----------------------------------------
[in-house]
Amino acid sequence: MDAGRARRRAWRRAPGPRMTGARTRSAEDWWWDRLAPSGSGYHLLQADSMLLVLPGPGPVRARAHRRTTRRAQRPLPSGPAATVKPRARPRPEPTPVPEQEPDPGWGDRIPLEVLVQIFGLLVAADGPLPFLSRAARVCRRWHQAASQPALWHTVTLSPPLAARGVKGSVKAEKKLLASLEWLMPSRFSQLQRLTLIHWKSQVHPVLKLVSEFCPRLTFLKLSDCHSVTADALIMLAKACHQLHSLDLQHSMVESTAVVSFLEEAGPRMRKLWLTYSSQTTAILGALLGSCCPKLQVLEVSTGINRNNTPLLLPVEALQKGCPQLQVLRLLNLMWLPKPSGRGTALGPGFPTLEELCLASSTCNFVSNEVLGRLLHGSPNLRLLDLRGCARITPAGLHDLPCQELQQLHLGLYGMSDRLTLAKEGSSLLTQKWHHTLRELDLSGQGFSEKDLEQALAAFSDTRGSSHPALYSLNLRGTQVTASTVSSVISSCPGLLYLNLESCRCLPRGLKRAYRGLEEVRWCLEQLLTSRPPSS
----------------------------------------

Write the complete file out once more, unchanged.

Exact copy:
[in-house]
Amino acid sequence: MDAGRARRRAWRRAPGPRMTGARTRSAEDWWWDRLAPSGSGYHLLQADSMLLVLPGPGPVRARAHRRTTRRAQRPLPSGPAATVKPRARPRPEPTPVPEQEPDPGWGDRIPLEVLVQIFGLLVAADGPLPFLSRAARVCRRWHQAASQPALWHTVTLSPPLAARGVKGSVKAEKKLLASLEWLMPSRFSQLQRLTLIHWKSQVHPVLKLVSEFCPRLTFLKLSDCHSVTADALIMLAKACHQLHSLDLQHSMVESTAVVSFLEEAGPRMRKLWLTYSSQTTAILGALLGSCCPKLQVLEVSTGINRNNTPLLLPVEALQKGCPQLQVLRLLNLMWLPKPSGRGTALGPGFPTLEELCLASSTCNFVSNEVLGRLLHGSPNLRLLDLRGCARITPAGLHDLPCQELQQLHLGLYGMSDRLTLAKEGSSLLTQKWHHTLRELDLSGQGFSEKDLEQALAAFSDTRGSSHPALYSLNLRGTQVTASTVSSVISSCPGLLYLNLESCRCLPRGLKRAYRGLEEVRWCLEQLLTSRPPSS